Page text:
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Eliciting preferences for resource allocation in mental health care in Ireland

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  • O'Shea, Eamon
  • Gannon, Brenda
  • Kennelly, Brendan

Abstract

The proportion of total health care expenditure devoted to mental health care in Ireland, at just below 7%, is low relative to other countries. There have been few studies that have examined the relationship between public preferences for different kinds of health care expenditure and priority setting as undertaken by policy-makers and governments. This paper examines citizen's rankings and willingness to pay for a community-based mental health care programme in Ireland relative to two other programmes: cancer and elderly care. Respondents rank cancer as the most important programme, followed by elderly care and then mental health care. The contingent valuation survey demonstrated that people are willing to make significant tax contributions to new community-based services for people with mental health problems, counteracting the view sometimes expressed that people do not care at all about mental health care provision. However, the survey also found that people tend to value additional spending on mental health care lower than cancer and elderly care programmes.

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Bibliographic Info

Article provided by Elsevier in its journal Health Policy.

Volume (Year): 88 (2008)
Issue (Month): 2-3 (December)
Pages: 359-370

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Handle: RePEc:eee:hepoli:v:88:y:2008:i:2-3:p:359-370

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Web page: http://www.elsevier.com/locate/healthpol

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Keywords: Willingness to pay Mental health care Priority setting;

References

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  1. Protière, Christel & Donaldson, Cam & Luchini, Stéphane & Paul Moatti, Jean & Shackley, Phil, 2004. "The impact of information on non-health attributes on willingness to pay for multiple health care programmes," Social Science & Medicine, Elsevier, vol. 58(7), pages 1257-1269, April.
  2. Jan Abel Olsen & Richard D. Smith, 2001. "Theory versus practice: a review of 'willingness-to-pay' in health and health care," Health Economics, John Wiley & Sons, Ltd., vol. 10(1), pages 39-52.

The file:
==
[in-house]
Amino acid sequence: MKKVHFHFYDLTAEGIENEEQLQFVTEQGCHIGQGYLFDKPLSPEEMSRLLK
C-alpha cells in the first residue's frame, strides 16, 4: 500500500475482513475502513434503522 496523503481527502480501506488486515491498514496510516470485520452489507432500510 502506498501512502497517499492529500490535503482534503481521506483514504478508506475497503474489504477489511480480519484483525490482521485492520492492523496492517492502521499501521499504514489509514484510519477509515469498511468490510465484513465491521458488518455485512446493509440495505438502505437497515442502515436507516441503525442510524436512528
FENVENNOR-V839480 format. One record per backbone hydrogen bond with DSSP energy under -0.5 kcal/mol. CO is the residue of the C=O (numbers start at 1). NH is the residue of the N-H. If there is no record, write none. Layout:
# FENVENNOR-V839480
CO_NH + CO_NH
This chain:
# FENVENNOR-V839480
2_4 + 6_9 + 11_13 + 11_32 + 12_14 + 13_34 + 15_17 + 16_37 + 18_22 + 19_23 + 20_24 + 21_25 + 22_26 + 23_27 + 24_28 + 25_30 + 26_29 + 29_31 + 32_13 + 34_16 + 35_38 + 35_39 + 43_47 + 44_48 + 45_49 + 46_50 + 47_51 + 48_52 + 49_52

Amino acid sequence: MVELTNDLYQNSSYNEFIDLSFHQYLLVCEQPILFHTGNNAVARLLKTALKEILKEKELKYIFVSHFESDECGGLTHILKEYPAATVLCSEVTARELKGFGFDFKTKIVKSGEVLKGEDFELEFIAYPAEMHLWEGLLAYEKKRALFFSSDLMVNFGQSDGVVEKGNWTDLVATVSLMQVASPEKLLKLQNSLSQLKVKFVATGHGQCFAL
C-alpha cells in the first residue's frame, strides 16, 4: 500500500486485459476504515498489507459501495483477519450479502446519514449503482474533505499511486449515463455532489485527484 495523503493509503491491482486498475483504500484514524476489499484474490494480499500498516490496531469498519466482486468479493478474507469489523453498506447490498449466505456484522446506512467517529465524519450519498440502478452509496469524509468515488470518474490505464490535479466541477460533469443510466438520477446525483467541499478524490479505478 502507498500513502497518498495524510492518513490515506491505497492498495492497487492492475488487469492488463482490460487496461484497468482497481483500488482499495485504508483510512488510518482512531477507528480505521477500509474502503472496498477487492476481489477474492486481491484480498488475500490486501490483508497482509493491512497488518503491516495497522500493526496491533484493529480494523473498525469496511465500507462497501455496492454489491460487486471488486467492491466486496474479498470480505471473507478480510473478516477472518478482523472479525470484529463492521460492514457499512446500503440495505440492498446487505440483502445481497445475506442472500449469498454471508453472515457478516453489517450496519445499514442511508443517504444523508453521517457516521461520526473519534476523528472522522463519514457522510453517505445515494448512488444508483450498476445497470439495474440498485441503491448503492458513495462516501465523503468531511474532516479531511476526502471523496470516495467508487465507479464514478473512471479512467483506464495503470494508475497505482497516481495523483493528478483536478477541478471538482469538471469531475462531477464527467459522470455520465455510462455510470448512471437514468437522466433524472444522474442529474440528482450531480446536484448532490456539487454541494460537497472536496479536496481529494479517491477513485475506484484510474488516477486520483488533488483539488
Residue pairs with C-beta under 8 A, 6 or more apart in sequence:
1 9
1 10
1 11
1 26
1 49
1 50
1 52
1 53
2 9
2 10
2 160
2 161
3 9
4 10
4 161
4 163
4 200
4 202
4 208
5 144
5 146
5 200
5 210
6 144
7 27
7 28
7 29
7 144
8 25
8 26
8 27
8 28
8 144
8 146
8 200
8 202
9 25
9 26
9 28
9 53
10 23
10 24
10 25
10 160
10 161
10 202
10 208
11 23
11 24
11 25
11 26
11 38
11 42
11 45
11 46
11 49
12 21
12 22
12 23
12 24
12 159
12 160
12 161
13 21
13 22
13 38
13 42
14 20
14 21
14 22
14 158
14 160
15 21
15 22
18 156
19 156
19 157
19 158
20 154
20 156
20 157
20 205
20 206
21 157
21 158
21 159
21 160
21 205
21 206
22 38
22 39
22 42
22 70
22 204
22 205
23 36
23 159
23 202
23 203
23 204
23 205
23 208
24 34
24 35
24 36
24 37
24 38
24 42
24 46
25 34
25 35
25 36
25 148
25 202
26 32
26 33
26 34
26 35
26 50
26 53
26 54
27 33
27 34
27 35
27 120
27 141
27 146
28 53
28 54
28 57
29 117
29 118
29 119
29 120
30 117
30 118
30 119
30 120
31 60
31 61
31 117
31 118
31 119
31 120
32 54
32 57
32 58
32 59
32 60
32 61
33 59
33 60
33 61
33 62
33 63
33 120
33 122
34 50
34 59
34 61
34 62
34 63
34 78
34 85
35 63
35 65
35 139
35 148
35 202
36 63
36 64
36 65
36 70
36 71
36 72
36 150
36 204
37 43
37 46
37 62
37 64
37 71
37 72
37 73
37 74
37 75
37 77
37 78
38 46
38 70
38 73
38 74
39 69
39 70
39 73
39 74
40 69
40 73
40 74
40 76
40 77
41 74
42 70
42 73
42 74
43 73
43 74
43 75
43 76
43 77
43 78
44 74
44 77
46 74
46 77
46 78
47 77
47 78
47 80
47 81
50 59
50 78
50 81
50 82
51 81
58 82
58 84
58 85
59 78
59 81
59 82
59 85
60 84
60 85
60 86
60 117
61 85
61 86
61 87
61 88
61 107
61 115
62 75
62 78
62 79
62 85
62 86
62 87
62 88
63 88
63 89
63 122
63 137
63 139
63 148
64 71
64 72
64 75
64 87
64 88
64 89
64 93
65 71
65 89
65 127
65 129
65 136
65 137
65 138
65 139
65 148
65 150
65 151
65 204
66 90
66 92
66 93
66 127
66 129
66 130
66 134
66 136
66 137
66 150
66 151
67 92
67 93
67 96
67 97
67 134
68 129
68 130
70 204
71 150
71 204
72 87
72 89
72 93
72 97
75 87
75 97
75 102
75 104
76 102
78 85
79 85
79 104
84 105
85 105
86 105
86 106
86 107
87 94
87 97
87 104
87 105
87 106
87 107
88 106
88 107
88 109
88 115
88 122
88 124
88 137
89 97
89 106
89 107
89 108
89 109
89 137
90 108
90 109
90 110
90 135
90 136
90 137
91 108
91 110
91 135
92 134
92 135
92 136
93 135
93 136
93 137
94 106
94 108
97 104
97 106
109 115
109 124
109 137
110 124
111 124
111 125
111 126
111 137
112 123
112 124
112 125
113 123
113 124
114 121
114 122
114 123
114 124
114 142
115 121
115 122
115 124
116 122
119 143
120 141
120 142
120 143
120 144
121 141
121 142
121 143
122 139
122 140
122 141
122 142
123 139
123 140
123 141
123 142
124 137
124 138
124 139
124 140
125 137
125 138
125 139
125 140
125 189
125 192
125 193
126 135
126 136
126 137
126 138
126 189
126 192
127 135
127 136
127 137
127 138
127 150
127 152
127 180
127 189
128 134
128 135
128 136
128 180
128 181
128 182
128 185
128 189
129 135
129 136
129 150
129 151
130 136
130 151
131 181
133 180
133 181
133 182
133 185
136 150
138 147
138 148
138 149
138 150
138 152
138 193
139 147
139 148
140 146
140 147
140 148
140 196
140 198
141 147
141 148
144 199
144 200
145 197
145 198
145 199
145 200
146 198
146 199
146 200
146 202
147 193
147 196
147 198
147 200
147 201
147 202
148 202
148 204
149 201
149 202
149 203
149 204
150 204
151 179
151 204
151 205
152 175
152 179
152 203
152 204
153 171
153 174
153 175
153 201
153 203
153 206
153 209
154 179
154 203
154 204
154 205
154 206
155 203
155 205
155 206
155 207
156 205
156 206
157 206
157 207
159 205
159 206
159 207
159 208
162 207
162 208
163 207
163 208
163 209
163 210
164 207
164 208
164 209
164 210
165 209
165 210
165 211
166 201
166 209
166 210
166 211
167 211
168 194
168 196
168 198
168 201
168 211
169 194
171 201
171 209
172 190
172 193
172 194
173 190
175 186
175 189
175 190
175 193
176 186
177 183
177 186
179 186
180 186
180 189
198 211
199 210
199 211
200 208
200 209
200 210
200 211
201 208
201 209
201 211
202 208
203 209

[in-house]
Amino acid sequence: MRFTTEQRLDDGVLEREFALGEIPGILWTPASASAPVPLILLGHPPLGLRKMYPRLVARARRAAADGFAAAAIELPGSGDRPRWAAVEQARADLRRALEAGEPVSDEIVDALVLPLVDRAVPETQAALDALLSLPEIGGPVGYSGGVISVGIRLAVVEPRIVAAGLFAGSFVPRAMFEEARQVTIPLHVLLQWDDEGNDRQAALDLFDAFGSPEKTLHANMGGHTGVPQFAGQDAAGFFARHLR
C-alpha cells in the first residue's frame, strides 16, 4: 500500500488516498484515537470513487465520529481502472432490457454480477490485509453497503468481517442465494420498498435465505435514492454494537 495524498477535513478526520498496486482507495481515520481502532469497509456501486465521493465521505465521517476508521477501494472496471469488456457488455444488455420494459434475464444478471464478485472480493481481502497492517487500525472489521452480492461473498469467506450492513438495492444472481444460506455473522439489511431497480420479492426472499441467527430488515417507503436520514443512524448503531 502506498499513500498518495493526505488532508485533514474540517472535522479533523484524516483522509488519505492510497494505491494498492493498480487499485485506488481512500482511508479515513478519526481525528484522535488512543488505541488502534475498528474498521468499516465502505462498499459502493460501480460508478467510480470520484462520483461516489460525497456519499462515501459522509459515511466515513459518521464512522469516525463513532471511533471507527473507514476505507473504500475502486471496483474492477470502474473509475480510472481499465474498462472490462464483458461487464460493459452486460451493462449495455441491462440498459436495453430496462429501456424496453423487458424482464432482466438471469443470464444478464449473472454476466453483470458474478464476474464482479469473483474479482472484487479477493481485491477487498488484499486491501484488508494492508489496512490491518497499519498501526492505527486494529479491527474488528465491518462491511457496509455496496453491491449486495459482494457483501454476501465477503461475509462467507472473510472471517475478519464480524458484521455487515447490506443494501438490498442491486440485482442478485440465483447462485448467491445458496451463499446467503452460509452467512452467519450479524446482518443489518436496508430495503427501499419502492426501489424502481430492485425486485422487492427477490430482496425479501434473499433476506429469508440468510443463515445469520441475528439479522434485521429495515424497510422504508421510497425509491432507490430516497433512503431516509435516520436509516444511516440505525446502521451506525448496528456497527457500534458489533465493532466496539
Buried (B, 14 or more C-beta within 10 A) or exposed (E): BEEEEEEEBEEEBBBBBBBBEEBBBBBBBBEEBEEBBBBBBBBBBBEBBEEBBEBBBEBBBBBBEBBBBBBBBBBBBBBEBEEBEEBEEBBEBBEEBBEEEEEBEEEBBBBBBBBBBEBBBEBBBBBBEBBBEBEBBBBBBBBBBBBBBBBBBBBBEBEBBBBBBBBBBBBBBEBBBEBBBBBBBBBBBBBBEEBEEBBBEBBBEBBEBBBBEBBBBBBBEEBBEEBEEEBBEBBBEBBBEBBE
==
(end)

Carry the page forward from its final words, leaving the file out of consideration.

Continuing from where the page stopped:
3. Eamon O’Shea & Jennifer Stewart & Cam Donaldson & Phil Shackley, 2001. "Eliciting Preferences for Resource Allocation in Health Care," The Economic and Social Review, Economic and Social Studies, vol. 32(3), pages 217-238.
  4. Paul R. Portney, 1994. "The Contingent Valuation Debate: Why Economists Should Care," Journal of Economic Perspectives, American Economic Association, vol. 8(4), pages 3-17, Fall.
  5. Jennifer Stewart & Eamon O'Shea & Cam Donaldson & Phil Shackley, 2000. "Do Ordering Effects Matter in Willingness-to-pay Studies of Health Care?," Working Papers 0046, National University of Ireland Galway, Department of Economics, revised 2000.
  6. Klose, Thomas, 1999. "The contingent valuation method in health care," Health Policy, Elsevier, vol. 47(2), pages 97-123, May.
  7. Stéphane Luchini & Christel Protière & Jean-Paul Moatti, 2003. "Eliciting several willingness to pay in a single contingent valuation survey: application to health care," Health Economics, John Wiley & Sons, Ltd., vol. 12(1), pages 51-64.
  8. A Diener & B O'Brien & A Gafni, 1997. "Health Care Contingent Valuation Studies: A review and classification of the literature," Centre for Health Economics and Policy Analysis Working Paper Series 1997-07, Centre for Health Economics and Policy Analysis (CHEPA), McMaster University, Hamilton, Canada.
  9. Olsen, Jan Abel & Donaldson, Cam & Shackley, Phil, 2005. "Implicit versus explicit ranking: On inferring ordinal preferences for health care programmes based on differences in willingness-to-pay," Journal of Health Economics, Elsevier, vol. 24(5), pages 990-996, September.
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Cited by:
  1. Halkos, George, 2012. "The use of contingent valuation in assessing marine and coastal ecosystems’ water quality: A review," MPRA Paper 42183, University Library of Munich, Germany.
  2. Martín-Fernández, Jesús & Gómez-Gascón, Tomás & Oliva-Moreno, Juan & del Cura-González, María Isabel & Domínguez-Bidagor, Julia & Beamud-Lagos, Milagros & Sanz-Cuesta, Teresa, 2010. "Perception of the economic value of primary care services: A willingness to pay study," Health Policy, Elsevier, vol. 94(3), pages 266-272, March.

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